Q: Is there evidence of gematria/isopsephy/numerology in the Hebrew Bible, or Jewish pseudepigrapha writing? Is there anything to suggest that that gematria/numerology was a prominent interest to Jewish scribes before the first century C.E.?
A: The short answer is that gematria and the closely-related isopsephy (the practice of linking words sharing the same numerical value) are best seen as interesting strands in how later readers interpreted the Hebrew Bible, rather than a major concern of the biblical authors themselves. Gematria seems fairly well established among Jews and Christians by the New Testament and early rabbinic period, probably through Greek influence, but gained a new lease of life in Jewish mystical texts of the later Middle Ages, notably in kabbalah.
Gematria can be found in two main forms. The more famous—reflected in Revelation’s 666 (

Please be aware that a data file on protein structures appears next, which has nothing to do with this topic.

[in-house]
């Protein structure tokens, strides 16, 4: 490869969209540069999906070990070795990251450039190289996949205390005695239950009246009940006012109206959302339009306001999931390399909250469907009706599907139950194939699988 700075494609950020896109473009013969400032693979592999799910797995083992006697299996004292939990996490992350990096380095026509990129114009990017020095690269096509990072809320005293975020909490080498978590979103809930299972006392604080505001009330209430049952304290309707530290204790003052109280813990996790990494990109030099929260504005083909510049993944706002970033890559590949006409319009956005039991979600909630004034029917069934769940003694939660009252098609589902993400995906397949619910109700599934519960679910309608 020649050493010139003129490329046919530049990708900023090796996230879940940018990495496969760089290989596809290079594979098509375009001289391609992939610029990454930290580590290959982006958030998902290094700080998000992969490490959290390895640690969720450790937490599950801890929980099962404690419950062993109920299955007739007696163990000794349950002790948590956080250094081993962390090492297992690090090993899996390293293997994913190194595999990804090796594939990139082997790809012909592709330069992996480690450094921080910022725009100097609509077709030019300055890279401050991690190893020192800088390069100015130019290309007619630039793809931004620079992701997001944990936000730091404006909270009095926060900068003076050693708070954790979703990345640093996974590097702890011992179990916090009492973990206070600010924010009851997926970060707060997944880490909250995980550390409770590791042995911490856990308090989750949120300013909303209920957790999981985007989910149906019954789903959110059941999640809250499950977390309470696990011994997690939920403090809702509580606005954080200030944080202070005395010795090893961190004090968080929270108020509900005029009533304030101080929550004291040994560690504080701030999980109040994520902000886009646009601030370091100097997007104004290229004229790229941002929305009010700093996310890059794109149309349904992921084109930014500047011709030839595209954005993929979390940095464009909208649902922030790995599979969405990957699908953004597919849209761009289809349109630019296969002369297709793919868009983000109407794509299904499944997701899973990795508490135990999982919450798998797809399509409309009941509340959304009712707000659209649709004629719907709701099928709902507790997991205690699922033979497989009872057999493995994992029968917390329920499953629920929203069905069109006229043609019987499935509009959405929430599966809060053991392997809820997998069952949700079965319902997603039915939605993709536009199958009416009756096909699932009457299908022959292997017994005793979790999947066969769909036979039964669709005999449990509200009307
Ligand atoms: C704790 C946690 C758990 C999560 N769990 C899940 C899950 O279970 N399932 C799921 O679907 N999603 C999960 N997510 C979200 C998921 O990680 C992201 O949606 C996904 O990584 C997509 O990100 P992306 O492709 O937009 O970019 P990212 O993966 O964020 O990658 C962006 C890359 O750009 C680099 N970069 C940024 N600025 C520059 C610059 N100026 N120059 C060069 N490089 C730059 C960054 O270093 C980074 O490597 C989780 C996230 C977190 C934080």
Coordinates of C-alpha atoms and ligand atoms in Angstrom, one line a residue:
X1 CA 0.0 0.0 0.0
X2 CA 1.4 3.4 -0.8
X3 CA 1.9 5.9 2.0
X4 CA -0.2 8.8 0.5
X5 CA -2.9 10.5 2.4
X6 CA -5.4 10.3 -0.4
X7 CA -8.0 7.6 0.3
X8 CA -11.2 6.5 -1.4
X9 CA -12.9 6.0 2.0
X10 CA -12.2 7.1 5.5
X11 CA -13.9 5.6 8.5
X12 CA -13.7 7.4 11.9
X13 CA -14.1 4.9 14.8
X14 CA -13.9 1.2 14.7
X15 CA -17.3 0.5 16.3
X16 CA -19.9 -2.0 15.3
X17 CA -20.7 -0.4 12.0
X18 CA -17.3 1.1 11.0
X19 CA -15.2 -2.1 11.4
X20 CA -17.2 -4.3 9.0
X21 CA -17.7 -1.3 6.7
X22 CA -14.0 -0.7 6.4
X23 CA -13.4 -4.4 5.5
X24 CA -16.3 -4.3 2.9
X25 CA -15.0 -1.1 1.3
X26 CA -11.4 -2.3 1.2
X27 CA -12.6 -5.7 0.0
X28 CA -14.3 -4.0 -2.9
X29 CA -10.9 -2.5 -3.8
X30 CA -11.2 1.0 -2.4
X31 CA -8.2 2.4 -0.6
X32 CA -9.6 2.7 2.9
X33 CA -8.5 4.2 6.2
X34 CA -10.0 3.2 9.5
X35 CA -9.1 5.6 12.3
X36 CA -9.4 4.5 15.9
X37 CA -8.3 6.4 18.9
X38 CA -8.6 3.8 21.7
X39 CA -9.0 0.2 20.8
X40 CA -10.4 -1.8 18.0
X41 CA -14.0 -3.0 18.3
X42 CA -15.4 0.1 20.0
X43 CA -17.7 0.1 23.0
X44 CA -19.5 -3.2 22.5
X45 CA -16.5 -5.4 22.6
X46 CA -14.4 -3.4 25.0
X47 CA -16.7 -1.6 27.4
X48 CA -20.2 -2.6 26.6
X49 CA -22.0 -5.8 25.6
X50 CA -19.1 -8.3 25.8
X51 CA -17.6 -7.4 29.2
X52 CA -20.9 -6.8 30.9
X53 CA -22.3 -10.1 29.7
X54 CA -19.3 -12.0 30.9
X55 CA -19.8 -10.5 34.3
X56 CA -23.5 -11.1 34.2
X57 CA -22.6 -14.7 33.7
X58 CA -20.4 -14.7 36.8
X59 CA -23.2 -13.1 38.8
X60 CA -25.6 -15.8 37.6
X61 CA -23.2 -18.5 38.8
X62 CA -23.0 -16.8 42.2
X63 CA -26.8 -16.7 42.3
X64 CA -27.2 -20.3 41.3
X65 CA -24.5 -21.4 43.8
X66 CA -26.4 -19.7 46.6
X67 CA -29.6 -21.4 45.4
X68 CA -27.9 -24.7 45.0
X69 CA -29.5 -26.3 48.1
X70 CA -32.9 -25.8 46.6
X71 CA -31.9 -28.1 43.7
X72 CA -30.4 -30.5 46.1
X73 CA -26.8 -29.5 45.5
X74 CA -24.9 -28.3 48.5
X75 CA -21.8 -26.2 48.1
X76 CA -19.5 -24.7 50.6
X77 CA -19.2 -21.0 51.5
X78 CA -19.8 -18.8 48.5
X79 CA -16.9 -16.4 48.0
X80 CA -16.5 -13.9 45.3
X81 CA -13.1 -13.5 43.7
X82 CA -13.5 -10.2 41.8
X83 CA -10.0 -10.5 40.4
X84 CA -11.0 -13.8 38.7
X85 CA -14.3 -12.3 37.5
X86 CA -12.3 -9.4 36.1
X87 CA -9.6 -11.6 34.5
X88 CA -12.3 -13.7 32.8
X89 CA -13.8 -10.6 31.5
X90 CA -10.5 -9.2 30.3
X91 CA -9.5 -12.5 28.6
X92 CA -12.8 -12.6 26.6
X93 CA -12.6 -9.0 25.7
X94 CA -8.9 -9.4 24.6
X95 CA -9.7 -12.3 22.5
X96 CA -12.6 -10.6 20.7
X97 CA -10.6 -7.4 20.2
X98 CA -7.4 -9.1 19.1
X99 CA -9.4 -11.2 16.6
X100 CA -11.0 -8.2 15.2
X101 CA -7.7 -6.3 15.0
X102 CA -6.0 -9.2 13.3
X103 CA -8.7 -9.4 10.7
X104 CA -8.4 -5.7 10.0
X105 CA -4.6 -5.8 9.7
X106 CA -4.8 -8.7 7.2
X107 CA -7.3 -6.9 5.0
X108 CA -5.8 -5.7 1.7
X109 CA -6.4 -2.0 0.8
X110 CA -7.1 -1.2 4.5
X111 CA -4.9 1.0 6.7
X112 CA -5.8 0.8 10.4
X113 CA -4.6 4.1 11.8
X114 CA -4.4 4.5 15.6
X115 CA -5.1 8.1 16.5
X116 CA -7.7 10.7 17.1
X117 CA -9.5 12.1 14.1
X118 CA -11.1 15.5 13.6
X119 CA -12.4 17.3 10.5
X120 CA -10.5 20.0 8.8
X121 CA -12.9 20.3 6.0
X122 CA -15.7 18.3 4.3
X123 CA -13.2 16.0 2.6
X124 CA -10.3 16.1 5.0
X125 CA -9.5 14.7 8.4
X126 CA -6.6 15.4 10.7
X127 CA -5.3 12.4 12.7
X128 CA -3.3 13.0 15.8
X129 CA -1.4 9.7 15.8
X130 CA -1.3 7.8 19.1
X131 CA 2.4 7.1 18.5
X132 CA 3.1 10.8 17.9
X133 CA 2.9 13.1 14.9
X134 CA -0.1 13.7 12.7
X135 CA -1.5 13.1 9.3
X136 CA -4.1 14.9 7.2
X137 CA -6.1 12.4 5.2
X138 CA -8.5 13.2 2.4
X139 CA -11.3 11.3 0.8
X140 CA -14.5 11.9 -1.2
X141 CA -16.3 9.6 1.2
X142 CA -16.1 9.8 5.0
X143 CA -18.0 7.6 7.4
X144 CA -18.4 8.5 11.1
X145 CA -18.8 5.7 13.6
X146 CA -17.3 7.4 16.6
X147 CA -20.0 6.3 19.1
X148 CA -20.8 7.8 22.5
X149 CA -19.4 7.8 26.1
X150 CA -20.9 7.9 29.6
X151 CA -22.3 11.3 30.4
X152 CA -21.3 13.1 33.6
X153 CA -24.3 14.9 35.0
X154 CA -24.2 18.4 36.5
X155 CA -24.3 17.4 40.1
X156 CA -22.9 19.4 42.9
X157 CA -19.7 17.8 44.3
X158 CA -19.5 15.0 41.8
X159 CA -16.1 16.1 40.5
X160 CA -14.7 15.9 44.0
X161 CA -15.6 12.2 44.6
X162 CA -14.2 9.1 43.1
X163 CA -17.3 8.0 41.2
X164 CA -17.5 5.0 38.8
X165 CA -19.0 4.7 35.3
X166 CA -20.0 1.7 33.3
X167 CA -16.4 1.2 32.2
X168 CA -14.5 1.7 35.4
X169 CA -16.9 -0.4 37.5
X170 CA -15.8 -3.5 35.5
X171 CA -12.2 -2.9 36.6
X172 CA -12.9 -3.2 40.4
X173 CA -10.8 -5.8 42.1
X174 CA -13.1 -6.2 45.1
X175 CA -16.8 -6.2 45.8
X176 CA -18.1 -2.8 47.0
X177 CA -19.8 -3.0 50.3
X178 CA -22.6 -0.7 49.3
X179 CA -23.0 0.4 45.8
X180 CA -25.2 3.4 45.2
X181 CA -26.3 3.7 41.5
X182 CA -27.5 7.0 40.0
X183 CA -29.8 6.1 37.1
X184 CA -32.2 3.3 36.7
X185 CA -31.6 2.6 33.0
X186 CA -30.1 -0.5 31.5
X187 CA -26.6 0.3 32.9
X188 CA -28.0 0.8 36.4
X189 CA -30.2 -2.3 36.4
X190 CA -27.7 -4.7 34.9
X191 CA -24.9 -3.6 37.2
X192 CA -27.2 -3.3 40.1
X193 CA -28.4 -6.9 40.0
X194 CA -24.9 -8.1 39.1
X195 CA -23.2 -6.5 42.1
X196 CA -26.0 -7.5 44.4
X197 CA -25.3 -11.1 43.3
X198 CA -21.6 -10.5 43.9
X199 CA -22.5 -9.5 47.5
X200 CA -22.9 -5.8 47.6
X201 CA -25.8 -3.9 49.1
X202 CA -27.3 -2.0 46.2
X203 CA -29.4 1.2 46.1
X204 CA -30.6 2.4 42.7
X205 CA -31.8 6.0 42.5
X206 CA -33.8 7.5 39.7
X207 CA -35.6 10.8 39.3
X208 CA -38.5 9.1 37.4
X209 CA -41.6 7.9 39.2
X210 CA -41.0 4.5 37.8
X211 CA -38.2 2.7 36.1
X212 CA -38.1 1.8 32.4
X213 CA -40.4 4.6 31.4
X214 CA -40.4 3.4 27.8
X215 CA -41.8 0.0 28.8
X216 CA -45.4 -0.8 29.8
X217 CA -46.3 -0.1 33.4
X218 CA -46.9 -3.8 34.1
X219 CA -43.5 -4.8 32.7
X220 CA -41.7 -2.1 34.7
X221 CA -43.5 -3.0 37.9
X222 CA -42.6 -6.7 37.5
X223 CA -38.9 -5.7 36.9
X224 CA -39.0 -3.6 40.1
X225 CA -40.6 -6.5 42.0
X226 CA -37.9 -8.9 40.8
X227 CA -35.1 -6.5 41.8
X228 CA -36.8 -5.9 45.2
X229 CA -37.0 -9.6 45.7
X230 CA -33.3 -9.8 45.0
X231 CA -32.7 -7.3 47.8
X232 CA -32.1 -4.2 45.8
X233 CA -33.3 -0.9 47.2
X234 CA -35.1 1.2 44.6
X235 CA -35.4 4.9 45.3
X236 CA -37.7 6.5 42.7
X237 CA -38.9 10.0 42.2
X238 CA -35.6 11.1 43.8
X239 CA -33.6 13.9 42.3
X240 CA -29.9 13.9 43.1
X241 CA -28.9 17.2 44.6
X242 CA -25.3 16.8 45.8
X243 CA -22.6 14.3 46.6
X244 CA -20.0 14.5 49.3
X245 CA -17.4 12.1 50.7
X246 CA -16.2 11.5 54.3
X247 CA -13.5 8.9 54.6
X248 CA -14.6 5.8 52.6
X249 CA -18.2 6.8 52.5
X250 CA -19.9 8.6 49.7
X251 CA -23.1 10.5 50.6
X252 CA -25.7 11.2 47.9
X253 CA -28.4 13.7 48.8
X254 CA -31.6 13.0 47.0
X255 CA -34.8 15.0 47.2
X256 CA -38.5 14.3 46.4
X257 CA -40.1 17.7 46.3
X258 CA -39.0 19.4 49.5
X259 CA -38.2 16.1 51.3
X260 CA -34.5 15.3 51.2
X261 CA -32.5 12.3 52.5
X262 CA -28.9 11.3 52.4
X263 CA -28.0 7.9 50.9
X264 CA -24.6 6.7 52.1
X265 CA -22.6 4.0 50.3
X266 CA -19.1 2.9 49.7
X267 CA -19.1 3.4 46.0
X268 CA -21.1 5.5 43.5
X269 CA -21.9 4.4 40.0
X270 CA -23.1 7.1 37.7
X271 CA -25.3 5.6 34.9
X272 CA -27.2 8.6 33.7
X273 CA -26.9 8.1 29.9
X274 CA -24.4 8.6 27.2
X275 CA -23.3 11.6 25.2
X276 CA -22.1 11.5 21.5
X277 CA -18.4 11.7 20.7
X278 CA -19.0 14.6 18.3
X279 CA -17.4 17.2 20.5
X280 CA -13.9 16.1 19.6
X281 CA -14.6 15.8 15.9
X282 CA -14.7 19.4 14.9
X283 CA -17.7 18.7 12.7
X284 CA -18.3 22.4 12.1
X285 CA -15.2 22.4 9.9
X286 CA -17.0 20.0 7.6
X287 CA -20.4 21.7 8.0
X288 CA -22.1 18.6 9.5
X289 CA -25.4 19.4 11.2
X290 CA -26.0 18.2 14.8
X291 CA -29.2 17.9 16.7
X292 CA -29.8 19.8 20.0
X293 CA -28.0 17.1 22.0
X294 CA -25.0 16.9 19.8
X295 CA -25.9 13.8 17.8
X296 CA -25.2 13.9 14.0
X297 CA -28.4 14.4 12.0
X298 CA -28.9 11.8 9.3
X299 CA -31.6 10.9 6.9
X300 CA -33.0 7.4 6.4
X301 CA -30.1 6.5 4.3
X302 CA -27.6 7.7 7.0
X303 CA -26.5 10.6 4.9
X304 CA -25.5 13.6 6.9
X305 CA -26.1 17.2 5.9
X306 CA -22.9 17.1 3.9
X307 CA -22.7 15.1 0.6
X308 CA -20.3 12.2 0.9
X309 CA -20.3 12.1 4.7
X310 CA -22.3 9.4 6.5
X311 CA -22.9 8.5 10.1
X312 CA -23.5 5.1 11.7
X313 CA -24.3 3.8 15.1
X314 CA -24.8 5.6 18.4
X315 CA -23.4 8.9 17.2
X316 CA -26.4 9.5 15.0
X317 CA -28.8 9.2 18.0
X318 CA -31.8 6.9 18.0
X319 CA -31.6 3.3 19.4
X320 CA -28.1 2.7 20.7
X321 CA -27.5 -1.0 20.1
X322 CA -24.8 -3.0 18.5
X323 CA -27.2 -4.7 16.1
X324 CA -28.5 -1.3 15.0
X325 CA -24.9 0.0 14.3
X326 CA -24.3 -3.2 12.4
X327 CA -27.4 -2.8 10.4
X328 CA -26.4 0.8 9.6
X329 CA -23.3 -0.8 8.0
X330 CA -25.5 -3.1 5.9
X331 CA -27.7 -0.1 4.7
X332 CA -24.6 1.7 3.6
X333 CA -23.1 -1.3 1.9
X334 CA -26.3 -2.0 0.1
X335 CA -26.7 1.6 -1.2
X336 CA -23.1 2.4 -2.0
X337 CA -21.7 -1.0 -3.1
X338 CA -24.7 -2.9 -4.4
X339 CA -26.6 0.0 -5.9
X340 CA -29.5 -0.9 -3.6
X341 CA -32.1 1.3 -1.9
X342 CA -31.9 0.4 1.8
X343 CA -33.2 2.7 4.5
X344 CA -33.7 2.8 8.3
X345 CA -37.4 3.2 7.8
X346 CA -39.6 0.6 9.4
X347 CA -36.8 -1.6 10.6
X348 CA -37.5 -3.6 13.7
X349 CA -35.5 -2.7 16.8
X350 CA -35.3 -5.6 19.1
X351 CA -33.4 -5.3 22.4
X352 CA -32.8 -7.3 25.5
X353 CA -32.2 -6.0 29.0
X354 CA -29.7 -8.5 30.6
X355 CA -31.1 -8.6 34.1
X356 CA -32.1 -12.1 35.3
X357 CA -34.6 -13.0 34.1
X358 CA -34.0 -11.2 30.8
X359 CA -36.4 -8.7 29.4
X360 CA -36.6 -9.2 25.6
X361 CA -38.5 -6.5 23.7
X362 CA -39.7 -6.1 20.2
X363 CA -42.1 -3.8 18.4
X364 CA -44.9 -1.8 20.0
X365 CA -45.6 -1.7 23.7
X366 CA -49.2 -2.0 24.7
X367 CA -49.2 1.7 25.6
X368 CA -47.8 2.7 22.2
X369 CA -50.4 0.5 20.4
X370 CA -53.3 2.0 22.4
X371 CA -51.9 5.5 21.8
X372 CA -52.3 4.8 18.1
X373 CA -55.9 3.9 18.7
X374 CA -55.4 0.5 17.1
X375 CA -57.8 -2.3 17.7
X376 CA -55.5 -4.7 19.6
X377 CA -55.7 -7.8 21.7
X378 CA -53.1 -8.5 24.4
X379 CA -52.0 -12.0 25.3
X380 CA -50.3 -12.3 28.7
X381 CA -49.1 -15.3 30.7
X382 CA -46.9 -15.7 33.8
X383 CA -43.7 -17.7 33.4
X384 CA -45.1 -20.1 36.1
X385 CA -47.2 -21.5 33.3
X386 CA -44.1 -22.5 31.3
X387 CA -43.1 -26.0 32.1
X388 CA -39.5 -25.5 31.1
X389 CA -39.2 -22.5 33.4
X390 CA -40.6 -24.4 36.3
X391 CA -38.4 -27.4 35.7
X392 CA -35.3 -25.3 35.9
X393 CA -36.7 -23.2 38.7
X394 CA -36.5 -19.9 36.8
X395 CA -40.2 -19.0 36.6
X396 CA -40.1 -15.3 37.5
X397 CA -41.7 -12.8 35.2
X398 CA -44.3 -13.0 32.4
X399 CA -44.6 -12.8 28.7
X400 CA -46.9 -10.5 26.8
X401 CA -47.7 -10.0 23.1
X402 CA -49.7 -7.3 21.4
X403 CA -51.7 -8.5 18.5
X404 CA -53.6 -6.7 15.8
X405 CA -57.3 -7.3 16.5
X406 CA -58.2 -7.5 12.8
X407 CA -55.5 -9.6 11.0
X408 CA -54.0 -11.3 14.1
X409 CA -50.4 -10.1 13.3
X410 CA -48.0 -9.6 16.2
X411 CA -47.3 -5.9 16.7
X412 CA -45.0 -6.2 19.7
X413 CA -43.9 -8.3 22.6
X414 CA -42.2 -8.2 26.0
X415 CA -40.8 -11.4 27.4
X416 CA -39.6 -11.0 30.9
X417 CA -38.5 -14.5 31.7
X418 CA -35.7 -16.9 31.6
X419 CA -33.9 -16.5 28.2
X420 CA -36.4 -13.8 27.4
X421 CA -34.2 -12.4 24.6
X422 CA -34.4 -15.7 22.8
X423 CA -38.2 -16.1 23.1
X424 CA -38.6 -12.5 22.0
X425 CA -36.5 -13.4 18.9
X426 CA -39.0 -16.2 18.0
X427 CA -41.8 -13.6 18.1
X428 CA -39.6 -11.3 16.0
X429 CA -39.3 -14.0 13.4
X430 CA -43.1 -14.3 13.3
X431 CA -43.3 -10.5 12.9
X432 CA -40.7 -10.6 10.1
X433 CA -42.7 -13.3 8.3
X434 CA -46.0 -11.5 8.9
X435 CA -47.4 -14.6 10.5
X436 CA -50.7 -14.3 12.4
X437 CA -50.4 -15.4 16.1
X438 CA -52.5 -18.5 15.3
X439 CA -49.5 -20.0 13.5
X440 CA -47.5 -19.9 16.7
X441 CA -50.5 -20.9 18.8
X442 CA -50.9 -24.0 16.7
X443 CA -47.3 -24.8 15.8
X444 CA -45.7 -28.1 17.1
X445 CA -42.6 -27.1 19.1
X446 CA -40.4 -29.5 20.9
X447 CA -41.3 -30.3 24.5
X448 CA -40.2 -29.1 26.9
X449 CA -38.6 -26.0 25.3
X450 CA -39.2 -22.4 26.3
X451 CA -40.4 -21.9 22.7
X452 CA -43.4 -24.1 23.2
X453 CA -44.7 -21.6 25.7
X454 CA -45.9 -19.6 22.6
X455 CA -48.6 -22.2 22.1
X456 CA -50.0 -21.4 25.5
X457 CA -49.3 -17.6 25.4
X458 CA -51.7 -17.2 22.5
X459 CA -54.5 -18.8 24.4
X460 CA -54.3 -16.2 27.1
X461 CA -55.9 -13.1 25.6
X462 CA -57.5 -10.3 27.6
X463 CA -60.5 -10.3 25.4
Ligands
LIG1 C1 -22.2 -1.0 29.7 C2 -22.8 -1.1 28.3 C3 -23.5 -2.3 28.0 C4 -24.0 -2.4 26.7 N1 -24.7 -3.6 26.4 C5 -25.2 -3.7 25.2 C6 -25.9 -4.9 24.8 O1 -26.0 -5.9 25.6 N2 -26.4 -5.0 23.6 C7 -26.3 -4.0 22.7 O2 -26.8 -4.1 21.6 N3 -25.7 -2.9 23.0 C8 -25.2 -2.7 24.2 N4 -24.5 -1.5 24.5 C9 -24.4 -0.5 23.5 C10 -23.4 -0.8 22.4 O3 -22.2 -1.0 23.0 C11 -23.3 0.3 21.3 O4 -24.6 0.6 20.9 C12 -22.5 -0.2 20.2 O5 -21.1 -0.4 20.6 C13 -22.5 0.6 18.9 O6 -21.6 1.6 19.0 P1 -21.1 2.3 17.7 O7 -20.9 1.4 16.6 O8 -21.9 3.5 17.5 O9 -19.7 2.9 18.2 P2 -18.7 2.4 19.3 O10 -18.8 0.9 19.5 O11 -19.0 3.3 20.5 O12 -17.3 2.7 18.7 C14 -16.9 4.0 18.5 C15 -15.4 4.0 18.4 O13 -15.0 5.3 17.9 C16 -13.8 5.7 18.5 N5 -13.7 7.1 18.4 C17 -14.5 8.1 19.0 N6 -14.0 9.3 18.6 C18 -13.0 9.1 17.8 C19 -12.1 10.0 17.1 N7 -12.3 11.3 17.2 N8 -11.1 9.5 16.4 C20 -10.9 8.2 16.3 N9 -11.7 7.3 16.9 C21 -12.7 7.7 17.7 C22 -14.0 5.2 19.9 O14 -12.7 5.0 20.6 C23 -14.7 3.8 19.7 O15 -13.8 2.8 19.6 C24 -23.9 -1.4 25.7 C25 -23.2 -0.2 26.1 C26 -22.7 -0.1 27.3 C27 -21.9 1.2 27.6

A second kind of gematria replaces letters with different letters, following a set scheme. The commonest is known as atbash, effectively reversing the order of the letters: hence the first letter (aleph) is replaced by the last (tav), the second (beth) with the penultimate letter (shin), etc. There is a rare example of atbash in the Hebrew Bible.
Those who claim that the Hebrew Bible contains more examples of gematria than those just mentioned are likely applying later interpretative methods to the biblical text drawn from rabbinic traditions of the second century onwards. One such example concerns
- Yarbro Collins, Adele. “Numerical Symbolism in Apocalyptic Literature,” in W. Haase, ed., Aufstieg und Niedergang der römischen Welt II. Berlin and New York: de Gruyter, 1984, pp. 1221-1287.
- Bauckham, R. The Climax of Prophecy: Studies on the Book of Revelation. Edinburgh: T & T Clark, 1993.
- Noegel, Scott B. “Atbash in Jeremiah and Its Literary Significance: Part 1,” Jewish Bible Quarterly 24/2 (1996), pp. 82-89.
- Scholem, Gershom. Kabbalah. Jerusalem: Keter Publishing House, 1974, pp.337-43.